We are sure every time you visit your local pet store in search for a new dog collar you think: Which is best? Why are there so many types?
We are going to try and help you choose which collar is best for your dog:
First of all, you should be clear on what type of material you want for your dog’s collar:
Leather collar are great for dogs allergic to other materials. These are also the most appropriate for larger dogs with a lot of strength. Normally they are fastened by a buckle.
Nylon collars are resistant and can be found in an array of different colours, patterns, and closed with mettle or plastic buckles.
Head collars (Halti):
The first thing you should do is research about the head collar, make sure it can not cause harm to your dog and that it is the most effective choice of collar for your dog.
This collar places tension on the back of the neck when the dog pulls the lead, little by little this will start to annoy your dog with every tug. Making walkies less enjoyable.
It’s good to remember the head collar is a training tool, not to be used all the time, nor for all dogs.
When there is no tension in the lead, the collar is unnecessary, when the dog jerks the collar tightens. It’s not as tight as a punishment collar, but can still do harm to your dog if used incorrectly.
This type of collar is popular among Greyhound trainers due to their thinner necks and heads. Greyhounds often tend to escape from their collar in one swift movement.
These are the typical metallic pronged-collars, they prod into the dog’s neck every time they pull the collar.
These collars are banned in some European countries, due to the fact they can cause major injury to your dog’s neck. They also promote training abuse against animals, as well as showing no benefit in the dog’s training.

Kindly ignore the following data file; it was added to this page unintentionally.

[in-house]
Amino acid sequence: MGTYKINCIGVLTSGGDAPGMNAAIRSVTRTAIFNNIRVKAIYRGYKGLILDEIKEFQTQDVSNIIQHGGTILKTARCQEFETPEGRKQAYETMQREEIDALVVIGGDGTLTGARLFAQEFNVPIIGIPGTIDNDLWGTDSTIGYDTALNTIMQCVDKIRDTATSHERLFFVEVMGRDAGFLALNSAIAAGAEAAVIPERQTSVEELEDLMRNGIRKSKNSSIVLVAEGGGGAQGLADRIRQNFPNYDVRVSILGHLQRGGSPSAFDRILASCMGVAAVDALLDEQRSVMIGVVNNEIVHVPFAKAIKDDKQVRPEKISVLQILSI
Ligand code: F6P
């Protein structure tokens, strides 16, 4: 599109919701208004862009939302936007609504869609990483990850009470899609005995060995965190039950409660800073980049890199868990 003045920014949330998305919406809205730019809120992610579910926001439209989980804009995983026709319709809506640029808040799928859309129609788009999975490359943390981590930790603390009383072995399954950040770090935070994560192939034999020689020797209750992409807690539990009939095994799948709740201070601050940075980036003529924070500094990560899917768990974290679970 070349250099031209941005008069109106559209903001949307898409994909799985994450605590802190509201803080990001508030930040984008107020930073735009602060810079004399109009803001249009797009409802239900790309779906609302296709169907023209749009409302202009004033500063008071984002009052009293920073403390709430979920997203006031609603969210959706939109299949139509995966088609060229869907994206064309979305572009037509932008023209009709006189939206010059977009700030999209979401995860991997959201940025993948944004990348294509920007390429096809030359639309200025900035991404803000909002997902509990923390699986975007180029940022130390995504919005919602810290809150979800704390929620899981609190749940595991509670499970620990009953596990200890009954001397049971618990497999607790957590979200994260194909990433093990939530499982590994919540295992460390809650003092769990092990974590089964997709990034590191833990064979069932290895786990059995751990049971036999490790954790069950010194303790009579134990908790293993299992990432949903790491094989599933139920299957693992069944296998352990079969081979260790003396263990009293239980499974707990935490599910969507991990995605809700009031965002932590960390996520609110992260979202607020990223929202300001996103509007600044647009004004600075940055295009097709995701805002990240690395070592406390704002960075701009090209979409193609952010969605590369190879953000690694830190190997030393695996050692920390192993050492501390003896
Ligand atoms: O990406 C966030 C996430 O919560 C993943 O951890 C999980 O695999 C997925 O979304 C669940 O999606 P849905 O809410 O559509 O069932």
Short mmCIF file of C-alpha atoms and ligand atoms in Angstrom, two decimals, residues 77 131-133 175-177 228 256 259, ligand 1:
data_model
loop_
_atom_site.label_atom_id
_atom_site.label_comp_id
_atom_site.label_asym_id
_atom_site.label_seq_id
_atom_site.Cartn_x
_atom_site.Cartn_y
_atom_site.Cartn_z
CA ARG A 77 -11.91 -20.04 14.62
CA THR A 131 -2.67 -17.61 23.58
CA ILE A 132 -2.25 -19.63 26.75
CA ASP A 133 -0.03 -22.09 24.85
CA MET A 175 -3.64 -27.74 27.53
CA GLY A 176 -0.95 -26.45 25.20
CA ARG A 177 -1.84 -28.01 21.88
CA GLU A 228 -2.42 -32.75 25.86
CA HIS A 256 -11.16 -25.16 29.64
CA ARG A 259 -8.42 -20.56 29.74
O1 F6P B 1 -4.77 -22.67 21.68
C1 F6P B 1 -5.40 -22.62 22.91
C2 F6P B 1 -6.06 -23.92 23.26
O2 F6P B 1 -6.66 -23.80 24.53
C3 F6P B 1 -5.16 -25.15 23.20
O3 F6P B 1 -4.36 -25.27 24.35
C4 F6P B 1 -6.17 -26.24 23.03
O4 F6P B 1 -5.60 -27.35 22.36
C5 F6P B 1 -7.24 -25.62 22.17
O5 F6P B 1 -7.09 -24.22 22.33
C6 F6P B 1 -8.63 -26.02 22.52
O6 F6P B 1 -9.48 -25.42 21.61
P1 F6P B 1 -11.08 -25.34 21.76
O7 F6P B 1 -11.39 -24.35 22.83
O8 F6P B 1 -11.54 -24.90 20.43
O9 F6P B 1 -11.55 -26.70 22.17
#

We would advise you think hard if your dog really needs one of these collar.
If it sounds sinister, it probably is.
All the time we are seeing more dogs with this type of collar, as the name suggests its sole purpose is to strangle the dog if it pulls the lead.
Will your dog pull on the lead? Probably.
In return, it will be hard to take back the physical and psychological harm done to your dog by these collars: fear of walking, fear of other dogs, fear to smell, etc.
And of course, harm to the trachea and esophagus, neck deformation, etc.
Other options are winning in the canine world.
Many experts recommend to start training with a harness from when they are a puppy. This way it will be easier to pick up and adapt them to a harness.
The harness doesn’t put pressure on the neck, allowing them to smell and move with more freedom than a normal collar.
The owner will have less control over the animal, so it is advisable to use with well-trained dogs or smaller dogs. For larger dogs and those with a lot of strength, a standard collar is advised.
Remember there are different types of harness, we will leave that for our next post!
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